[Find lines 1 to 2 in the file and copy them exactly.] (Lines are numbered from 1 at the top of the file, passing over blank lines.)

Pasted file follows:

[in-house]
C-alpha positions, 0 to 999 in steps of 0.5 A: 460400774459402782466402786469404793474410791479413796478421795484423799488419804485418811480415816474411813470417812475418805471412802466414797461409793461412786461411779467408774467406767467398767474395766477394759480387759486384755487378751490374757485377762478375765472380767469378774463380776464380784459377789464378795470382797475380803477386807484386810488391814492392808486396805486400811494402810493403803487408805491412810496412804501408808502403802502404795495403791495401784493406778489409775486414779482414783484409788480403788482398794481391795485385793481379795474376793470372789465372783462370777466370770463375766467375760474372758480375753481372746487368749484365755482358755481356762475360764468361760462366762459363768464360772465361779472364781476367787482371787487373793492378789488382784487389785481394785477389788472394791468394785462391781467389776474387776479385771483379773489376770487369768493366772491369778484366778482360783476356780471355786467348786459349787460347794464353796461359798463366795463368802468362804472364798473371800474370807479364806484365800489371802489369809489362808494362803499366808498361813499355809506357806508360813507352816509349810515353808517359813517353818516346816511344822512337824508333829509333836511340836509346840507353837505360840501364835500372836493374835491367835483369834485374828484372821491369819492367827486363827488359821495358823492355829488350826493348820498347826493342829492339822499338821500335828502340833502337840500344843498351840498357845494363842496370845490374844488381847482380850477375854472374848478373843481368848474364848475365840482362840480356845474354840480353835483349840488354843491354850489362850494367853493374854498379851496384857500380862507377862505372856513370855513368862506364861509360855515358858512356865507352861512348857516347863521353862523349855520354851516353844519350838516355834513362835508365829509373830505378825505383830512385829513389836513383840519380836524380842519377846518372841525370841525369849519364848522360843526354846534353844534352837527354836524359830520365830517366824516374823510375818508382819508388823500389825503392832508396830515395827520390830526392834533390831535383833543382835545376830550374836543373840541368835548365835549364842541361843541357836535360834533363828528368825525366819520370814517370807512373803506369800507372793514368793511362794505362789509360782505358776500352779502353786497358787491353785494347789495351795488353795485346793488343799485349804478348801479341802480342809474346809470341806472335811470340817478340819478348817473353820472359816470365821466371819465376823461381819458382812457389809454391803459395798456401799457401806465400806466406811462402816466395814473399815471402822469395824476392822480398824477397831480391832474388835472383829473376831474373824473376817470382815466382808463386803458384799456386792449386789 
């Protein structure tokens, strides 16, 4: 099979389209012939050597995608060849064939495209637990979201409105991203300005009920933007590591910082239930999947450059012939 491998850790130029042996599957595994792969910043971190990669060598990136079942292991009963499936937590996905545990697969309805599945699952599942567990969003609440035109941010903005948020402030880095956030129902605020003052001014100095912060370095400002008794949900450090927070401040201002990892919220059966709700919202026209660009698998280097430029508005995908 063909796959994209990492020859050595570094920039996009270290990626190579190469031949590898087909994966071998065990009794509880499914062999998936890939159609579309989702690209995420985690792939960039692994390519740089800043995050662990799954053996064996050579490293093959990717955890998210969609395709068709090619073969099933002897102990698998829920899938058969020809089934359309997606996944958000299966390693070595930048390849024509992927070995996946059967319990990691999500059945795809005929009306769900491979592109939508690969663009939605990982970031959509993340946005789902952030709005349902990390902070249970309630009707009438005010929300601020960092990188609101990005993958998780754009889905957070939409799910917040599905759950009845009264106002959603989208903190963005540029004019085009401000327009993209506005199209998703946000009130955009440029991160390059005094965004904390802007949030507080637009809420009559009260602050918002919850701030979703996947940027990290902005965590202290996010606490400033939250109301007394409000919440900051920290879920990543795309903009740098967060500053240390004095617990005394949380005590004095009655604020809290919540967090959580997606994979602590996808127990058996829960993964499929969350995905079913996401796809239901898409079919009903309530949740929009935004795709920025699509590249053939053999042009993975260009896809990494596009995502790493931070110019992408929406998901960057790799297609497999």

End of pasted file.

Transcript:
[in-house]
C-alpha positions, 0 to 999 in steps of 0.5 A: 460400774459402782466402786469404793474410791479413796478421795484423799488419804485418811480415816474411813470417812475418805471412802466414797461409793461412786461411779467408774467406767467398767474395766477394759480387759486384755487378751490374757485377762478375765472380767469378774463380776464380784459377789464378795470382797475380803477386807484386810488391814492392808486396805486400811494402810493403803487408805491412810496412804501408808502403802502404795495403791495401784493406778489409775486414779482414783484409788480403788482398794481391795485385793481379795474376793470372789465372783462370777466370770463375766467375760474372758480375753481372746487368749484365755482358755481356762475360764468361760462366762459363768464360772465361779472364781476367787482371787487373793492378789488382784487389785481394785477389788472394791468394785462391781467389776474387776479385771483379773489376770487369768493366772491369778484366778482360783476356780471355786467348786459349787460347794464353796461359798463366795463368802468362804472364798473371800474370807479364806484365800489371802489369809489362808494362803499366808498361813499355809506357806508360813507352816509349810515353808517359813517353818516346816511344822512337824508333829509333836511340836509346840507353837505360840501364835500372836493374835491367835483369834485374828484372821491369819492367827486363827488359821495358823492355829488350826493348820498347826493342829492339822499338821500335828502340833502337840500344843498351840498357845494363842496370845490374844488381847482380850477375854472374848478373843481368848474364848475365840482362840480356845474354840480353835483349840488354843491354850489362850494367853493374854498379851496384857500380862507377862505372856513370855513368862506364861509360855515358858512356865507352861512348857516347863521353862523349855520354851516353844519350838516355834513362835508365829509373830505378825505383830512385829513389836513383840519380836524380842519377846518372841525370841525369849519364848522360843526354846534353844534352837527354836524359830520365830517366824516374823510375818508382819508388823500389825503392832508396830515395827520390830526392834533390831535383833543382835545376830550374836543373840541368835548365835549364842541361843541357836535360834533363828528368825525366819520370814517370807512373803506369800507372793514368793511362794505362789509360782505358776500352779502353786497358787491353785494347789495351795488353795485346793488343799485349804478348801479341802480342809474346809470341806472335811470340817478340819478348817473353820472359816470365821466371819465376823461381819458382812457389809454391803459395798456401799457401806465400806466406811462402816466395814473399815471402822469395824476392822480398824477397831480391832474388835472383829473376831474373824473376817470382815466382808463386803458384799456386792449386789 